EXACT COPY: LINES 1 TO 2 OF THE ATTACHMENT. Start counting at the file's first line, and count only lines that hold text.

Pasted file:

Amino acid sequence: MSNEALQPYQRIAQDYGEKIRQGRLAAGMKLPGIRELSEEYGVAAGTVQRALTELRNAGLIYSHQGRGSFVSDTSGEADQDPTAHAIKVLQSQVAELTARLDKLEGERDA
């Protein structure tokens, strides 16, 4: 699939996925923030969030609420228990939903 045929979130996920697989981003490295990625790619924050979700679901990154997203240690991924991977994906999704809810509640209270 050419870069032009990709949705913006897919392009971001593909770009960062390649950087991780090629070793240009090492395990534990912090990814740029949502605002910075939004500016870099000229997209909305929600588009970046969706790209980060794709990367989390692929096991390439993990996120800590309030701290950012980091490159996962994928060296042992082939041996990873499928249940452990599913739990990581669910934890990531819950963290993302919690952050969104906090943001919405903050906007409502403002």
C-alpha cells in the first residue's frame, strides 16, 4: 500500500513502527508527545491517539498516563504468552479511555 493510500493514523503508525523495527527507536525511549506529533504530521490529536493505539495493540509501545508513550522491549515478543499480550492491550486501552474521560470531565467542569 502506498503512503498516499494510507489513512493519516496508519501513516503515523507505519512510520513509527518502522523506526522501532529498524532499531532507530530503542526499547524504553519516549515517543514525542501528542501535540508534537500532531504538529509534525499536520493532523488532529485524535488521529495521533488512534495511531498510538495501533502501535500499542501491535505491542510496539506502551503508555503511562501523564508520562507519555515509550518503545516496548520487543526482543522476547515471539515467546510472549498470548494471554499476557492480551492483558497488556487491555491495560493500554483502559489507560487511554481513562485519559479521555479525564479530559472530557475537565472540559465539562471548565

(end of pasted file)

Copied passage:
Amino acid sequence: MSNEALQPYQRIAQDYGEKIRQGRLAAGMKLPGIRELSEEYGVAAGTVQRALTELRNAGLIYSHQGRGSFVSDTSGEADQDPTAHAIKVLQSQVAELTARLDKLEGERDA
């Protein structure tokens, strides 16, 4: 699939996925923030969030609420228990939903 045929979130996920697989981003490295990625790619924050979700679901990154997203240690991924991977994906999704809810509640209270 050419870069032009990709949705913006897919392009971001593909770009960062390649950087991780090629070793240009090492395990534990912090990814740029949502605002910075939004500016870099000229997209909305929600588009970046969706790209980060794709990367989390692929096991390439993990996120800590309030701290950012980091490159996962994928060296042992082939041996990873499928249940452990599913739990990581669910934890990531819950963290993302919690952050969104906090943001919405903050906007409502403002």